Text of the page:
Celebrating the people that make IWF great - Lillian: I still see some of the same images I did 10 years ago

Published:  Tue 9 Jul 2019

“Why on earth would you want to do that for a living?!”

That was what my brother said to me when I was hired as an analyst 10 years ago. There's no denying ignorance is bliss but working in a field where I am actually able to get images of children being raped and sexually abused removed from the web fulfils a desire to make a positive difference in the world. We can’t make it like it never happened, if only we could, but we continue to strive to protect the victims from being re-victimised further, this means stopping images of children’s’ suffering being posted over and over again and getting to do that is the most satisfying part of the job. 

We locate and source the removal of thousands of images of child sexual abuse every single week. It often feels like we are looking into a window at their abuse which is frustrating for us as we would like nothing more than to be able to rescue the victims from their pain. Many, we know, are grown up now. I still see some of the same images I did 10 years ago. Sometimes I wonder what ever became of them. I think about the long-term damage caused as a direct result of their trauma - you imagine the worst. I hope we can provide some reassurance to every victim of child sexual abuse that we are always routing to get their images removed or at the very least hidden from public view. The victims are why we do the job.

It can be an emotional rollercoaster at times. As a mum of young children, I find it hard to deal with the reality that there are also female abusers, as well as male. Children are so vulnerable, they tend to let you into their little worlds unabashedly, mine certainly do. For this to be taken advantage of is despicable. I believe a mother’s core role is to protect her young - a mother being a sexual predator is unthinkable but sadly a reality.

It was epochal when the internet became mainstream for everyone, but it appeared in our world without any notion of the consequences and repercussions of not having any laws in place. It makes me think of a real story my Mum used to tell about how her colleagues would have several drinks at work over the Christmas period and then drive home afterwards not even wearing a seatbelt! They just did back then - these are all crazy thoughts now.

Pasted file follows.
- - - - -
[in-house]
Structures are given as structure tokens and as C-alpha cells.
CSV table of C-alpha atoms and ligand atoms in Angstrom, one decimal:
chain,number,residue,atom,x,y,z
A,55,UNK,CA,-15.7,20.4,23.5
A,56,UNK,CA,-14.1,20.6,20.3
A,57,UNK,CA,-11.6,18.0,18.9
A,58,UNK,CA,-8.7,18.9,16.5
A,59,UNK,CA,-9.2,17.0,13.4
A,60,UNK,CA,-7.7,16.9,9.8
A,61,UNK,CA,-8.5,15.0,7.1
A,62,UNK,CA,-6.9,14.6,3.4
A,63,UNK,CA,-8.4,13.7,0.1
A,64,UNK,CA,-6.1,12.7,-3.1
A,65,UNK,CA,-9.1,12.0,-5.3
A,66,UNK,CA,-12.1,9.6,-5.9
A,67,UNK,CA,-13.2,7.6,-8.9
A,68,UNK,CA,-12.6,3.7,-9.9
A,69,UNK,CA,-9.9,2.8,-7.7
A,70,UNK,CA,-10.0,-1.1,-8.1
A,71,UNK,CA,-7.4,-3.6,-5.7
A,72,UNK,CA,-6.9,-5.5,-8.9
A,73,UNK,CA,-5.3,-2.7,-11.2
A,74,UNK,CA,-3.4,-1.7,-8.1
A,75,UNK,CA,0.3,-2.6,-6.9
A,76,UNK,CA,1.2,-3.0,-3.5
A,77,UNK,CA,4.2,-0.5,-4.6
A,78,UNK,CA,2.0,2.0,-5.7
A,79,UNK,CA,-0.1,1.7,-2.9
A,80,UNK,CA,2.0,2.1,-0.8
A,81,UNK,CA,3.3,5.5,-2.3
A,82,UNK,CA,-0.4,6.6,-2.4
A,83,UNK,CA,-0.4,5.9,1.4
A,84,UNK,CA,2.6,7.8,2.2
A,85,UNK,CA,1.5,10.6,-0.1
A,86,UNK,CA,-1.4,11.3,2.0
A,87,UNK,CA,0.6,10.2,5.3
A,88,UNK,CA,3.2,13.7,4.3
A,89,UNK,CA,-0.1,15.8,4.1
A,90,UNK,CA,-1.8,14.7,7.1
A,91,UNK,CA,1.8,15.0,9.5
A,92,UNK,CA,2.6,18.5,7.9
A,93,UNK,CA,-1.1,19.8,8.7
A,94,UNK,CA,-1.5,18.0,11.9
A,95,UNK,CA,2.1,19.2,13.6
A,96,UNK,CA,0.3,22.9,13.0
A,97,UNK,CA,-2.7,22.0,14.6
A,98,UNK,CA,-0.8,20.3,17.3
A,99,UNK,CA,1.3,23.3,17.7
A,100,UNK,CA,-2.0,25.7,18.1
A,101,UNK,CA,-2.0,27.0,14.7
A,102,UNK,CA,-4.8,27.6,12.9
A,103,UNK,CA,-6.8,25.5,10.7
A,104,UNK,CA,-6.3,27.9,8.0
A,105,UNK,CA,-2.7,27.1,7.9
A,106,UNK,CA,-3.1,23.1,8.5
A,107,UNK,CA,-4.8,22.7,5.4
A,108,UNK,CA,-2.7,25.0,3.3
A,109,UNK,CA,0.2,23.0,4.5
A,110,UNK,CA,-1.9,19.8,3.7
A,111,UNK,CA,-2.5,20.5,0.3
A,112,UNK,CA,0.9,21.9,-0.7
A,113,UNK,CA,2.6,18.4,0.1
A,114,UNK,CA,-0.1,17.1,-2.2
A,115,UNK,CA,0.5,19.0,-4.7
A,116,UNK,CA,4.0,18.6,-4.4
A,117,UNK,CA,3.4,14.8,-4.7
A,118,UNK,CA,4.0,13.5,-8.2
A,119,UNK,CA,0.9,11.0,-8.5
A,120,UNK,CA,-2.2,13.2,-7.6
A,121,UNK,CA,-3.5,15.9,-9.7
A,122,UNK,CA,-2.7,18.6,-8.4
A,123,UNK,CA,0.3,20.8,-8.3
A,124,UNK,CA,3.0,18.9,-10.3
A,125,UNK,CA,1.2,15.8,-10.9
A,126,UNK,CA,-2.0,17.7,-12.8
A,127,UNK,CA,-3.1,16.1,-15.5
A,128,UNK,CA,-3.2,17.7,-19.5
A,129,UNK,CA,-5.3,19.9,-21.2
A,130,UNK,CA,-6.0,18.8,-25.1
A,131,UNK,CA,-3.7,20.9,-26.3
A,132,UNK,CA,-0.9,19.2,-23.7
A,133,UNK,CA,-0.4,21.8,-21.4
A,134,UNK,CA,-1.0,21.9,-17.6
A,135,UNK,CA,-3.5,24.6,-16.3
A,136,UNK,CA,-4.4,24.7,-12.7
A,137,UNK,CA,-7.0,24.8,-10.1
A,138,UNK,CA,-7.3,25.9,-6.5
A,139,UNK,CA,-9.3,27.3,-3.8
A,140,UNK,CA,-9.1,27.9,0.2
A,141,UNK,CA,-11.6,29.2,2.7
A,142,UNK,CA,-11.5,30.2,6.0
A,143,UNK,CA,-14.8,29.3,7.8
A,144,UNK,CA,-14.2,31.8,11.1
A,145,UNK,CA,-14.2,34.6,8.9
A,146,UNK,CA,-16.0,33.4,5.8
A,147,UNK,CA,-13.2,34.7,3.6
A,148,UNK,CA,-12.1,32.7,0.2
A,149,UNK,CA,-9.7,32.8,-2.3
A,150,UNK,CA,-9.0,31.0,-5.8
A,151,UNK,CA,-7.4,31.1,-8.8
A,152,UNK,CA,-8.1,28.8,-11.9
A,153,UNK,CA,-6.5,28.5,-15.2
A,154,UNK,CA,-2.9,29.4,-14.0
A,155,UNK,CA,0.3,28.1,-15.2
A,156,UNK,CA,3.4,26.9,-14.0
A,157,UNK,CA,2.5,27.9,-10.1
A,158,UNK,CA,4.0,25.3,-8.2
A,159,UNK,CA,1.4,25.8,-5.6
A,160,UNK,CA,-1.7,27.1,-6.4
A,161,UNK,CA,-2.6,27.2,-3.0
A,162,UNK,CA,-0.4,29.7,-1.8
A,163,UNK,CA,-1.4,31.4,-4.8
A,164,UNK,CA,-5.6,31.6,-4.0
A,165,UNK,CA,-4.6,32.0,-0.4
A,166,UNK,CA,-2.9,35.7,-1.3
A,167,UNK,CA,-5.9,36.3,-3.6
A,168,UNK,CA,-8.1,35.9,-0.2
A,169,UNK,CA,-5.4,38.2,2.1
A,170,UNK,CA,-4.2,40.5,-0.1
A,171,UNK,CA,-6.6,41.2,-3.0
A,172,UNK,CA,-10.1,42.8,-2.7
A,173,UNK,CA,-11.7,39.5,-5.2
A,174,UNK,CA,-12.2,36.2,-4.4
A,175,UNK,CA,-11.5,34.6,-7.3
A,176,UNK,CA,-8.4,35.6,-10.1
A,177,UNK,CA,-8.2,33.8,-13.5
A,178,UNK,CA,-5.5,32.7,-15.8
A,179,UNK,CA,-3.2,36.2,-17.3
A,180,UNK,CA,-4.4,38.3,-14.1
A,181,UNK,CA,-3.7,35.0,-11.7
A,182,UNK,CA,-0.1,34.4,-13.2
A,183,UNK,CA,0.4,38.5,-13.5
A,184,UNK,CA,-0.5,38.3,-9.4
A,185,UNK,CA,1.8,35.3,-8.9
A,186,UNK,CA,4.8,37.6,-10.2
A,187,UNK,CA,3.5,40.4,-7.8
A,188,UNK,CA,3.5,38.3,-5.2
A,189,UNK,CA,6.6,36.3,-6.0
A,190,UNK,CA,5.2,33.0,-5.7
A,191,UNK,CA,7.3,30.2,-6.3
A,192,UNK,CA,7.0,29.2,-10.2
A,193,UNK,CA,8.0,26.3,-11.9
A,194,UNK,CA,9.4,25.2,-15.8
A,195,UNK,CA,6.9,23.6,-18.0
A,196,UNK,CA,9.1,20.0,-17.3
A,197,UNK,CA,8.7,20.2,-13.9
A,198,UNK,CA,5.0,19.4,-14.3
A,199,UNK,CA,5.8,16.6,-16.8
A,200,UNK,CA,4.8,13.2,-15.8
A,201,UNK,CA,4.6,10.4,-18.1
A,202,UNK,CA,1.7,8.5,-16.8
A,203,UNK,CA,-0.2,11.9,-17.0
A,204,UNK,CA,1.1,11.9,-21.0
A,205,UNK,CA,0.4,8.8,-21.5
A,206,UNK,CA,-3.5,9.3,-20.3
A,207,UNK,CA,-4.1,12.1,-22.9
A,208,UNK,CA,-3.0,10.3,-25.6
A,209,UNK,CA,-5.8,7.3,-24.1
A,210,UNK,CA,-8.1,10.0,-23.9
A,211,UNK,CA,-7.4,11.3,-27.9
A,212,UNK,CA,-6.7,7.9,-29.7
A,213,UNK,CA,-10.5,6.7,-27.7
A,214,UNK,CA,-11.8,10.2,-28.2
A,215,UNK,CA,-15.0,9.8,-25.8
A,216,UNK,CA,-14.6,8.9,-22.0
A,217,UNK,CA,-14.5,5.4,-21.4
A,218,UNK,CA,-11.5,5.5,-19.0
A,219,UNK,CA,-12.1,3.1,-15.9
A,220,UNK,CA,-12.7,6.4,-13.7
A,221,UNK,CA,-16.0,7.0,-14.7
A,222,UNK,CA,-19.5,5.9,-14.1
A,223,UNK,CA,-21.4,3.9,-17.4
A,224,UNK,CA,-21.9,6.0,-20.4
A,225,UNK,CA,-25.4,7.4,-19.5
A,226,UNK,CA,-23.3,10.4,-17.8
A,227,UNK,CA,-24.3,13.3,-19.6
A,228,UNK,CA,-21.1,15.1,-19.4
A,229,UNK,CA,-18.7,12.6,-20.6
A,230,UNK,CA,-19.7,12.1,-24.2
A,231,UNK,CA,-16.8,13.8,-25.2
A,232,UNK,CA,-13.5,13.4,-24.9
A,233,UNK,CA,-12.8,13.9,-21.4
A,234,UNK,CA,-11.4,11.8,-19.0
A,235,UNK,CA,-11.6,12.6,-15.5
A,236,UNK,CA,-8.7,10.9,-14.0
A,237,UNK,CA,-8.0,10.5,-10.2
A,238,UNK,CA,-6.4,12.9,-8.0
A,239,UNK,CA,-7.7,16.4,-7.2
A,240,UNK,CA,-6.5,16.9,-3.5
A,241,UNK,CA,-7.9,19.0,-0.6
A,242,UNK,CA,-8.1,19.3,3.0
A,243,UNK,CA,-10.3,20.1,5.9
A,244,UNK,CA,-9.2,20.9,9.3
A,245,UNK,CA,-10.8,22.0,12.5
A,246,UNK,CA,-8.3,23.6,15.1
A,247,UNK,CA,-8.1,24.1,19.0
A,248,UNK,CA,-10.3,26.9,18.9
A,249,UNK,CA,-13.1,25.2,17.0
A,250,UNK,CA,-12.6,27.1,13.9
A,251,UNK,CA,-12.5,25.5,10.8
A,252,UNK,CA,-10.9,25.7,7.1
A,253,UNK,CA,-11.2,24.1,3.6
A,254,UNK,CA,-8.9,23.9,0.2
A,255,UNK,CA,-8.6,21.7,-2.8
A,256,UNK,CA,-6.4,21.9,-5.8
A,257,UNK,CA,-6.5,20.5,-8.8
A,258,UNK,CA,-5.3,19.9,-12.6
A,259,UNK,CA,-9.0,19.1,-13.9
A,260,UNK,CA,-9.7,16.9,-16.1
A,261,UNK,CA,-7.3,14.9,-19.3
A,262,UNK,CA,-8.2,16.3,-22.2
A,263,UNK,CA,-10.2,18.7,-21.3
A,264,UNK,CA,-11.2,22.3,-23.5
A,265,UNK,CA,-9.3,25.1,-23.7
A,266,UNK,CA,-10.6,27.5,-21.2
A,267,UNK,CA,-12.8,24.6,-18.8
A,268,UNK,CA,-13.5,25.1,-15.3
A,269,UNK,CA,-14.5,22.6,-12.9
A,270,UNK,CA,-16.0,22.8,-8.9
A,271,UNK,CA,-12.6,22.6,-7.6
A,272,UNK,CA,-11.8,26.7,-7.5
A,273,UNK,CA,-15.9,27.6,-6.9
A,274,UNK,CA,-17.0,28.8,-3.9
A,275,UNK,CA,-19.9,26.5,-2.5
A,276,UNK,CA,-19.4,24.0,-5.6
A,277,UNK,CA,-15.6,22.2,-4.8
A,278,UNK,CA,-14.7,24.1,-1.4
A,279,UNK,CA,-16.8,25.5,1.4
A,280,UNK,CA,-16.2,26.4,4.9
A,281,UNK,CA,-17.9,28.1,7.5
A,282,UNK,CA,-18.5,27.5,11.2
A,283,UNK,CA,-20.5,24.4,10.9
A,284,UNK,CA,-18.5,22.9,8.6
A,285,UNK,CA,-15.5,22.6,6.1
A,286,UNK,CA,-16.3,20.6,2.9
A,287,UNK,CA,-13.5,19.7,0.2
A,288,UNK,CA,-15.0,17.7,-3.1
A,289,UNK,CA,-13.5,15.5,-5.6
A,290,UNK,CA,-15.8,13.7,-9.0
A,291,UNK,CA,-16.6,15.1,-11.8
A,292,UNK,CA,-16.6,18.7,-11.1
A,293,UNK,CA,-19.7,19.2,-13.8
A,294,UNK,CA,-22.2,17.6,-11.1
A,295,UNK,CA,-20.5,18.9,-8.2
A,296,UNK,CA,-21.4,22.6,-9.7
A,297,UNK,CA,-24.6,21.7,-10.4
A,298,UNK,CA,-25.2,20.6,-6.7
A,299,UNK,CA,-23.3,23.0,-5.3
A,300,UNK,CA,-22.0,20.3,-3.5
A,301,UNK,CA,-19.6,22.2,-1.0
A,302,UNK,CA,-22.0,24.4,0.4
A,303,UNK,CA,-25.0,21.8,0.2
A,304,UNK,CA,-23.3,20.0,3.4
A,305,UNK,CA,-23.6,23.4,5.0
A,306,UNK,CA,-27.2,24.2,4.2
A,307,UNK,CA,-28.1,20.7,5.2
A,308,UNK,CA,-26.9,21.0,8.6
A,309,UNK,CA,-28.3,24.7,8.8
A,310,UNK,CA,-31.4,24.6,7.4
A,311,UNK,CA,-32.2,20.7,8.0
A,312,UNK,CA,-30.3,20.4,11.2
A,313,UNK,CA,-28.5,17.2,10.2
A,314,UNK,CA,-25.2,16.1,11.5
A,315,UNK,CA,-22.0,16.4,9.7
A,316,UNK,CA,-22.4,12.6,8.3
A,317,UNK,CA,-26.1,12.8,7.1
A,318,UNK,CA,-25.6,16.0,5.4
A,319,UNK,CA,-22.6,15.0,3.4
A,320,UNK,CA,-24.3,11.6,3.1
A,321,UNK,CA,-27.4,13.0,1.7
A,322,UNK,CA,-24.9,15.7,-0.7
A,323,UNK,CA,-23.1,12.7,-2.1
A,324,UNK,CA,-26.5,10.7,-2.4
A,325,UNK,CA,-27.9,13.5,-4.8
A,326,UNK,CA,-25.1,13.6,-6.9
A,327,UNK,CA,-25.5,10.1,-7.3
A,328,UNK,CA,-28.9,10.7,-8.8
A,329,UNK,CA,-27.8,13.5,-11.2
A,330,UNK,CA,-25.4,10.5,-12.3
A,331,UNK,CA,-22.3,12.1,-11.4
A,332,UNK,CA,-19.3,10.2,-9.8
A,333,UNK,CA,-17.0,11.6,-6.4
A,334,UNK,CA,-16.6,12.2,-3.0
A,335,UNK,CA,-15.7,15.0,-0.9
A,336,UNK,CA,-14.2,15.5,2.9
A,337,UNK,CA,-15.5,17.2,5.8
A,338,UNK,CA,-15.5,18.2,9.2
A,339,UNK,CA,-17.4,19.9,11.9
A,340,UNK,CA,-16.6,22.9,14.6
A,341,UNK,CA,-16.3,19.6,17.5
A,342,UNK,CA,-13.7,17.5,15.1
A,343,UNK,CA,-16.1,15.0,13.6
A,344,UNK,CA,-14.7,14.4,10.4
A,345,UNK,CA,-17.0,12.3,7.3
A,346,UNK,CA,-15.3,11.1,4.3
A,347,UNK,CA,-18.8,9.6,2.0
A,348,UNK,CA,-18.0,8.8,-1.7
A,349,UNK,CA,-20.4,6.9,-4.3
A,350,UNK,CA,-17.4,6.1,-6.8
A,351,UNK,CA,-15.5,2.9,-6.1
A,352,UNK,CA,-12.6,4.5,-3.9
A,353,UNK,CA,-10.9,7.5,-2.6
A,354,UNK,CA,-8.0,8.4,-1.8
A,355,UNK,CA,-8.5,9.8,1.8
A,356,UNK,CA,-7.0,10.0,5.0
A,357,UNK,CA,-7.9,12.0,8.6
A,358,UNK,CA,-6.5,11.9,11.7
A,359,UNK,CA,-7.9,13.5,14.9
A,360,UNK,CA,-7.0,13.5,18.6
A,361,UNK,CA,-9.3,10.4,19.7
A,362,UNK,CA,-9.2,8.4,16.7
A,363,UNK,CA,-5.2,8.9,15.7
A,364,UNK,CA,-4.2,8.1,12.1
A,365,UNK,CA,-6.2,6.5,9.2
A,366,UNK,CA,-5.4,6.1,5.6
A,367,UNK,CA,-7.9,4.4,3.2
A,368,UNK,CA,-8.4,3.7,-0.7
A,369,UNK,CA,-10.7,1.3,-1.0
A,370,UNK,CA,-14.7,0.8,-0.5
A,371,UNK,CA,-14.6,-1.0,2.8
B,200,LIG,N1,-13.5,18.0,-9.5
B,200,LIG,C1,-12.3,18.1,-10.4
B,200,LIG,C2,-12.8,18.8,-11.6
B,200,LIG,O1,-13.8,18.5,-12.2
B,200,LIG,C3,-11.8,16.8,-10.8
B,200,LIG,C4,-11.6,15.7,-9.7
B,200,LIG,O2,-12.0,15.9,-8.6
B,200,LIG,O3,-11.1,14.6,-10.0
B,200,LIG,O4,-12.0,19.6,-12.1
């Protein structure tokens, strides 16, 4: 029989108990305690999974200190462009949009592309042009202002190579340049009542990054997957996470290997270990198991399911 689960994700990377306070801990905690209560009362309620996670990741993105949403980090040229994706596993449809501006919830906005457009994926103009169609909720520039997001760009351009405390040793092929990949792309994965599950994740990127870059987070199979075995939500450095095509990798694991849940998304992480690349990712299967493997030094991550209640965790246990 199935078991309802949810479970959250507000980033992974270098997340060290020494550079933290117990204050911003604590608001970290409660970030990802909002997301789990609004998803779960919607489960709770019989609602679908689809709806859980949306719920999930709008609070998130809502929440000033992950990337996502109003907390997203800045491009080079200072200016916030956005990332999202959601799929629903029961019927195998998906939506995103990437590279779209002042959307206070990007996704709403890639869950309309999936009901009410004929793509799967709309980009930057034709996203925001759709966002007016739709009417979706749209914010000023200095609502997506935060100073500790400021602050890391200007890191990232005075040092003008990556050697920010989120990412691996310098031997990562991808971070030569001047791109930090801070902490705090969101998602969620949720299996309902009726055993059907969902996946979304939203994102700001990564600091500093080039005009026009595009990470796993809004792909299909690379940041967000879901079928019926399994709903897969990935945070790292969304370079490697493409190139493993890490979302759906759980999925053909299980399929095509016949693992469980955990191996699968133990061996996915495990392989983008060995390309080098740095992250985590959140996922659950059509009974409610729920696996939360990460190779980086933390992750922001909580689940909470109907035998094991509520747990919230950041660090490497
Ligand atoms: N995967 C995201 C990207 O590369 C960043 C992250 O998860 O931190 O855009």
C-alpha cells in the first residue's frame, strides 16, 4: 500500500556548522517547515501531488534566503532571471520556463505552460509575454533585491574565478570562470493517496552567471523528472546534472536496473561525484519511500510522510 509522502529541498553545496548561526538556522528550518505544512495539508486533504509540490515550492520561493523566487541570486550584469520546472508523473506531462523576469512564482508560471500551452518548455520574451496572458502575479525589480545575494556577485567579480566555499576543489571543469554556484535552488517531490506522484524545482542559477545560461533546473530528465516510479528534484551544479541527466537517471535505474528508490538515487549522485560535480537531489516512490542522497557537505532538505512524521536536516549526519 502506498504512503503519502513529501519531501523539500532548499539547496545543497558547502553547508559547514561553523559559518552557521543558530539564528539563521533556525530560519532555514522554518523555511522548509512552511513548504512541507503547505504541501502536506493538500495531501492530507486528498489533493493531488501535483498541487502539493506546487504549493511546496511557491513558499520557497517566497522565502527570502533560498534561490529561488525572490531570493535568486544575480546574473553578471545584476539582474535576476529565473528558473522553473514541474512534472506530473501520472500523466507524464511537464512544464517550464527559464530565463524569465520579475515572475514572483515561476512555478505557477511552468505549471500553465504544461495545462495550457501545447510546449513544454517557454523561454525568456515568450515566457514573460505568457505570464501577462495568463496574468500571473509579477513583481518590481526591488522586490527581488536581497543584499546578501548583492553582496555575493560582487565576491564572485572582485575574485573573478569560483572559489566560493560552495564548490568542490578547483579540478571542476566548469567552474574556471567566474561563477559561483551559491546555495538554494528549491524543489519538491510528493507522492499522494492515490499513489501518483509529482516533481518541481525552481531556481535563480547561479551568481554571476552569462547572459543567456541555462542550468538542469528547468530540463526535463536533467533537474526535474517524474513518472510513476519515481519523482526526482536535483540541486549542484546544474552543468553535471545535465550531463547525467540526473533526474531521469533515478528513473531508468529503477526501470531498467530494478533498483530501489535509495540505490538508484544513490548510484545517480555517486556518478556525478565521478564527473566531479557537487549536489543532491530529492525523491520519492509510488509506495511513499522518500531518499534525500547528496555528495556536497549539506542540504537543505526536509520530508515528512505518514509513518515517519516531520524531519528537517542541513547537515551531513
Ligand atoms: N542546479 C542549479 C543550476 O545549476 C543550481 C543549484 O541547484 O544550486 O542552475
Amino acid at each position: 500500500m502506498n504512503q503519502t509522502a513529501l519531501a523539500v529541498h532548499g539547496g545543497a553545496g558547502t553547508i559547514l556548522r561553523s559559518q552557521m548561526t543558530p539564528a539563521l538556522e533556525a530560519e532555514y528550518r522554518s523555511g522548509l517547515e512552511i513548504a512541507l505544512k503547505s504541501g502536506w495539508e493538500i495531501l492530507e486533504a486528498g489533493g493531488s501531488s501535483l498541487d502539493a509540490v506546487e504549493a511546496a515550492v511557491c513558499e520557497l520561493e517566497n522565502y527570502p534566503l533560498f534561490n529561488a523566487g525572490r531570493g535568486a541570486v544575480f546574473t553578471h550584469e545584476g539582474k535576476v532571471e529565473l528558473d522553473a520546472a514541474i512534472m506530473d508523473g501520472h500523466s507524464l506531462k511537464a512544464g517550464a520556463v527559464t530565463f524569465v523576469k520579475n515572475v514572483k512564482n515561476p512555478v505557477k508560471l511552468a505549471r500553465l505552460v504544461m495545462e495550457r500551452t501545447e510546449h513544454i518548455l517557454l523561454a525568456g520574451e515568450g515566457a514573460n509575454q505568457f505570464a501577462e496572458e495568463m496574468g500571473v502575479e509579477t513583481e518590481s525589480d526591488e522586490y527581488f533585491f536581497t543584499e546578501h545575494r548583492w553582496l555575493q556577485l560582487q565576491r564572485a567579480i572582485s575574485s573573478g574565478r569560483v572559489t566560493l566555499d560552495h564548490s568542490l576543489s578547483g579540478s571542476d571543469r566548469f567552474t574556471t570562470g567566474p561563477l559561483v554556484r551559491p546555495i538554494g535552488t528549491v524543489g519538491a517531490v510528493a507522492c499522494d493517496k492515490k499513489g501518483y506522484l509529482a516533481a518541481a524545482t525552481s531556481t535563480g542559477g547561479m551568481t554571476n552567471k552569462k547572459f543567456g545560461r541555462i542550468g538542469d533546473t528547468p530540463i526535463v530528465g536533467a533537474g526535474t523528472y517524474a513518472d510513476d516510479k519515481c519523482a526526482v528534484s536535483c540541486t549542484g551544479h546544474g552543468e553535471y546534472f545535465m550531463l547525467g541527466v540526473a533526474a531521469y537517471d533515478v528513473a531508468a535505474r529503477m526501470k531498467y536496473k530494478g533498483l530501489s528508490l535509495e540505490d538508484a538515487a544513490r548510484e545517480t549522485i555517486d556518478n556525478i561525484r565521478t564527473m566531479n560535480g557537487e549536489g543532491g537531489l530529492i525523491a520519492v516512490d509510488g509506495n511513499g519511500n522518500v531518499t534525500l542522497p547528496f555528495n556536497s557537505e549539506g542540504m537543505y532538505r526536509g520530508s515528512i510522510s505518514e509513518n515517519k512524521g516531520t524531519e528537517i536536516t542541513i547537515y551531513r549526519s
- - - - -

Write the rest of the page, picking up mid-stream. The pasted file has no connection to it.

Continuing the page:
Thank goodness things are changing, without the work of the IWF and likeminded organisations it’s a horrible thought of the cesspit the internet would be. The IWF is always moving forward, keeping up with new technology and coming up with new ways to prevent the spread of child sexual abuse material online. I am just an ordinary mum, sometimes I feel a bit misplaced working alongside such amazing people, however I am very proud to be a part of the fight against child sexual abuse imagery online. I am excited to see where the IWF will go in future years. I wonder if images of children being sexually abused online will be a crazy thought one day… I hope so.

Find out more about the series 'Celebrating the people that make IWF great' here.

‘Ofcom and Government should not reinvent the wheel’ - IWF stands ready to help regulator stamp out online child sexual abuse material

‘Ofcom and Government should not reinvent the wheel’ - IWF stands ready to help regulator stamp out online child sexual abuse material

This week, the Joint Committee published its comprehensive report on the Draft Online Safety Bill.

17 December 2021 Blog
‘It’s a window into the child’s abuse. Thank goodness there is a stop button for us.’ A day in the life of an IWF analyst

‘It’s a window into the child’s abuse. Thank goodness there is a stop button for us.’ A day in the life of an IWF analyst

'Lillian' said the task can be immensely challenging, but is ultimately very rewarding.

28 October 2021 Blog
IWF 'heroes' step up to tackle 5K challenge

IWF 'heroes' step up to tackle 5K challenge

Members of the public can help us raise money to help our mission to keep children safe online and protect victims of abuse

30 April 2021 Blog